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We recently covered the rise of sites like Yelp reviewing businesses. We specifically looked at how to avoid being defamed by customers. The post offered pieces of advice for business owners concerned about defamatory reviews. One piece of advice: if a customer complains, you should confirm, confess and correct; and go the extra mile for a trying customer, but not the extra hundred miles.
But what to do about customers who leave comments that clearly cross the line into untrue, spiteful and legally actionable claims? The New York Times recently examined such issues involving hotel reviews on TripAdvisor.com.
TripAdvisor reviews that are potentially defamatory have become an issue for the site, which in the past did not allow property owners to post responses to guest reviews. Some hotel owners have demanded that the site do more to monitor guest comments and take action when reviews could be considered defamatory.
Cue Chris Emmins, a founder of British reputation management company KwikChex: "The world of the Internet and particularly social media has pretty much outstripped ethical guidelines, and some legal ones as well ... I don't think they belong on a review site ... They're allegations of criminality." Emmins is organizing a lawsuit against TripAdvisor on behalf of KwikChex's clients.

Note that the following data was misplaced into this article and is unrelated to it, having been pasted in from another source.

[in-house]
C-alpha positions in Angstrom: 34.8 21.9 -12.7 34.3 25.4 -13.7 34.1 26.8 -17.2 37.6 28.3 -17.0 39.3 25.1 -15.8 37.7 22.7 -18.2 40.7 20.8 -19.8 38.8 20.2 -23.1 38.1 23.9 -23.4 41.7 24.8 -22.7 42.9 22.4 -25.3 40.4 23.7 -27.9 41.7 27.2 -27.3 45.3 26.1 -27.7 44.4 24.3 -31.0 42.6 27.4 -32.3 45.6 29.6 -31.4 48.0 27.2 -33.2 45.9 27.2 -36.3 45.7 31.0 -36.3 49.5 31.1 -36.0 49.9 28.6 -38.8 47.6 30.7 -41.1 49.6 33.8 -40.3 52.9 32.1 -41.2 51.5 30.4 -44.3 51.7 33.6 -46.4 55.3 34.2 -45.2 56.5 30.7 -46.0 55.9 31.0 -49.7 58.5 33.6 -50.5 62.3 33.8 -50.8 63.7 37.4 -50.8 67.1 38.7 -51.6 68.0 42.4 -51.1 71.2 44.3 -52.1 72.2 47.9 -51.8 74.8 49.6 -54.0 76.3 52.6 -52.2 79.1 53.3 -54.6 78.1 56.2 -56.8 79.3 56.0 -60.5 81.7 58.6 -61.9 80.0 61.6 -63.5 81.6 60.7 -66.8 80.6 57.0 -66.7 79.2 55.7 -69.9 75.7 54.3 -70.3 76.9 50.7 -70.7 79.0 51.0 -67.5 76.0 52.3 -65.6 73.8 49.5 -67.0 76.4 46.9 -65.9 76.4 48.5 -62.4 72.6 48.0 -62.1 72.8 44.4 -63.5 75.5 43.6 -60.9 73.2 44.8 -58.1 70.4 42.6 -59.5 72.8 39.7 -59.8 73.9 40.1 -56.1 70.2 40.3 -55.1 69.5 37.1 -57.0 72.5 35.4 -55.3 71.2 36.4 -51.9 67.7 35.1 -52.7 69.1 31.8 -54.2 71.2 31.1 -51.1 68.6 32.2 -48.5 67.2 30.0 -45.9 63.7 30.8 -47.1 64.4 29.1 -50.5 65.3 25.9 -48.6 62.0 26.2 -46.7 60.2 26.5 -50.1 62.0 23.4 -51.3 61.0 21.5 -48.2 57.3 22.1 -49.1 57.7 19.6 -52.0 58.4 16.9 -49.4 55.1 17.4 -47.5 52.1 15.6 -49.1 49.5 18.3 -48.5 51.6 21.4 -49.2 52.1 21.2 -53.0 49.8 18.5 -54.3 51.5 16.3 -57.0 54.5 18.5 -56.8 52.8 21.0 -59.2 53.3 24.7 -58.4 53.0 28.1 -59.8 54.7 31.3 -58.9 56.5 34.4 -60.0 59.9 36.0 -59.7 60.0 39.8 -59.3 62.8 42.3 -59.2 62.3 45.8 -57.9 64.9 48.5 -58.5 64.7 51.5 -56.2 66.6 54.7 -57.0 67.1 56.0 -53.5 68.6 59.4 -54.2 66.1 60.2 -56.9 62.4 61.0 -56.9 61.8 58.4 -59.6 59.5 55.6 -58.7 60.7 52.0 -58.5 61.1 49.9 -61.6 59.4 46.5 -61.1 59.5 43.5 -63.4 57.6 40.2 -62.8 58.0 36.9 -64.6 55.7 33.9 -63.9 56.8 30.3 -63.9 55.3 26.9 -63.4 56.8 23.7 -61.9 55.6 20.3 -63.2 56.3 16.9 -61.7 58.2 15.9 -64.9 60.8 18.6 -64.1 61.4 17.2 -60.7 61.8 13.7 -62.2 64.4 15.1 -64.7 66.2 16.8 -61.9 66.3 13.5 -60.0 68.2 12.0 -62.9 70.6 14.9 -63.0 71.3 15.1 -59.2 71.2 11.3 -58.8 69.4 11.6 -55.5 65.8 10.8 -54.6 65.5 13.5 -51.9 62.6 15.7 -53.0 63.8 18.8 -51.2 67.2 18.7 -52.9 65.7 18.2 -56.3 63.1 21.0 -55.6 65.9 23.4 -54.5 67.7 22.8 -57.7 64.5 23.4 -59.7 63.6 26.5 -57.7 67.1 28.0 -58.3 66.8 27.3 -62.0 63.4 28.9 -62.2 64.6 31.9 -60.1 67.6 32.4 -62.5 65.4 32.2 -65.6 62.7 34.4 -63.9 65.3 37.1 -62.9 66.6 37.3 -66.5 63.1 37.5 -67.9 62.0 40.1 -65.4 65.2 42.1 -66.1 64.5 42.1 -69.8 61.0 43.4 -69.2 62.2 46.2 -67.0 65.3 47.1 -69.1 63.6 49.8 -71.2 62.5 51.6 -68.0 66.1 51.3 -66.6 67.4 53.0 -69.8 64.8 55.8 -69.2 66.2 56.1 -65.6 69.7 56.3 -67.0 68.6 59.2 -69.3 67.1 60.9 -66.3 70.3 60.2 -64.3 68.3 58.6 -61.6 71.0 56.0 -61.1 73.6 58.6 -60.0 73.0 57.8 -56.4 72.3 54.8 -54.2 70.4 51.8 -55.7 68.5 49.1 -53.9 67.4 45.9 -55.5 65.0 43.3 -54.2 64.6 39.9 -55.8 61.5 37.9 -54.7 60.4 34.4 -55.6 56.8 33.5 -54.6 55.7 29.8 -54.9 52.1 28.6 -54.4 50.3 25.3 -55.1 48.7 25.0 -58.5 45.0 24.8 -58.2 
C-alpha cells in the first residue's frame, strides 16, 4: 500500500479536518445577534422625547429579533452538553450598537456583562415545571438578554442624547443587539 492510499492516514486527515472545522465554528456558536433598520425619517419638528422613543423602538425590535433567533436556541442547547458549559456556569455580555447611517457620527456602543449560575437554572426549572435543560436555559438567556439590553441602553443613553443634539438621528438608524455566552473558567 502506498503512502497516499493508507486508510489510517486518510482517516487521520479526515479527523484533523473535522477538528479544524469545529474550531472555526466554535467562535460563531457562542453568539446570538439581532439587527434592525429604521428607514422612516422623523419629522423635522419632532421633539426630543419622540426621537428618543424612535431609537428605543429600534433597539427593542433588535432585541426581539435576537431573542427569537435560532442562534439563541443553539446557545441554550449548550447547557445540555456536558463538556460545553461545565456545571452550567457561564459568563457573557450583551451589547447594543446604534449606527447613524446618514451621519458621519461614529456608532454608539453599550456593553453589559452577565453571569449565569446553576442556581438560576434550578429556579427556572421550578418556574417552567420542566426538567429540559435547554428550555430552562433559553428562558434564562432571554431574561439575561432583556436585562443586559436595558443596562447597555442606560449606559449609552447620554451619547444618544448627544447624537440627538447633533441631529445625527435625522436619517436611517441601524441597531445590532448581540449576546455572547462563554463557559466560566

As The Times points out, the Communications Decency Act is thought to protect sites like TripAdvisor from lawsuits based on posts made by third parties. However, some contend that TripAdvisor takes an extra step that exposes it to greater potential liability: the site sends out e-mails that highlight "hotel horror stories," which raises a question as to whether the CDA still protects them.
Adam Medros, a vice president at TripAdvisor, said that hotel owners have the option to post a response to any review, and that TripAdvisor encourages them to do so. "I've certainly heard from more than one user that they're willing to pass over a bad review when the owner addresses it," Medros said.
So how can you avoid potentially defaming a business when you write TripAdvisor reviews? Stick to the facts and avoid offering outrageous or offensive remarks, even if your experience was terrible. It's said that truth is an absolute defense to defamation. Possibly, but defending a lawsuit is no picnic, and most people would prefer to avoid getting sued in the first place.
Besides, if your goal is to get a resolution, it's probably best to deal with the property directly and use the threat of a bad review as a bargaining tool.
Meeting with a lawyer can help you understand your options and how to best protect your rights. Visit our attorney directory to find a lawyer near you who can help.